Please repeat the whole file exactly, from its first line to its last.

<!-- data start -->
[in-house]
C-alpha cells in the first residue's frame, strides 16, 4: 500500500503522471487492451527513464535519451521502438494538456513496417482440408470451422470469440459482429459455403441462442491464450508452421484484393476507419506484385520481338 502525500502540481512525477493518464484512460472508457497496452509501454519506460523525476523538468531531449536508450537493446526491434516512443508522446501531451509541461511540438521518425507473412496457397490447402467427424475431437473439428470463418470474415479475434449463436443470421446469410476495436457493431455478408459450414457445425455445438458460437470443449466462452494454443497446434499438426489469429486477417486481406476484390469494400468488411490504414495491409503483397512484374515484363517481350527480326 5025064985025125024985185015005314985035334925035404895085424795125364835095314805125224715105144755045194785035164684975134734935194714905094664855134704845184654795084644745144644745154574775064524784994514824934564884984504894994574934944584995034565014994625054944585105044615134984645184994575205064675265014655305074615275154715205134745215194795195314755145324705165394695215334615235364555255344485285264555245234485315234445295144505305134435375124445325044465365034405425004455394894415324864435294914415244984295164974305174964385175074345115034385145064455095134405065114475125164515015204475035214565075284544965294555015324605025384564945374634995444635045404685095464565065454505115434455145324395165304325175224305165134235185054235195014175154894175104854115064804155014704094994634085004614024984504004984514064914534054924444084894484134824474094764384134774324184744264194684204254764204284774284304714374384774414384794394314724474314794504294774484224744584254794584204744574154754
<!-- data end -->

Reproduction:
[in-house]
C-alpha cells in the first residue's frame, strides 16, 4: 500500500503522471487492451527513464535519451521502438494538456513496417482440408470451422470469440459482429459455403441462442491464450508452421484484393476507419506484385520481338 502525500502540481512525477493518464484512460472508457497496452509501454519506460523525476523538468531531449536508450537493446526491434516512443508522446501531451509541461511540438521518425507473412496457397490447402467427424475431437473439428470463418470474415479475434449463436443470421446469410476495436457493431455478408459450414457445425455445438458460437470443449466462452494454443497446434499438426489469429486477417486481406476484390469494400468488411490504414495491409503483397512484374515484363517481350527480326 5025064985025125024985185015005314985035334925035404895085424795125364835095314805125224715105144755045194785035164684975134734935194714905094664855134704845184654795084644745144644745154574775064524784994514824934564884984504894994574934944584995034565014994625054944585105044615134984645184994575205064675265014655305074615275154715205134745215194795195314755145324705165394695215334615235364555255344485285264555245234485315234445295144505305134435375124445325044465365034405425004455394894415324864435294914415244984295164974305174964385175074345115034385145064455095134405065114475125164515015204475035214565075284544965294555015324605025384564945374634995444635045404685095464565065454505115434455145324395165304325175224305165134235185054235195014175154894175104854115064804155014704094994634085004614024984504004984514064914534054924444084894484134824474094764384134774324184744264194684204254764204284774284304714374384774414384794394314724474314794504294774484224744584254794584204744574154754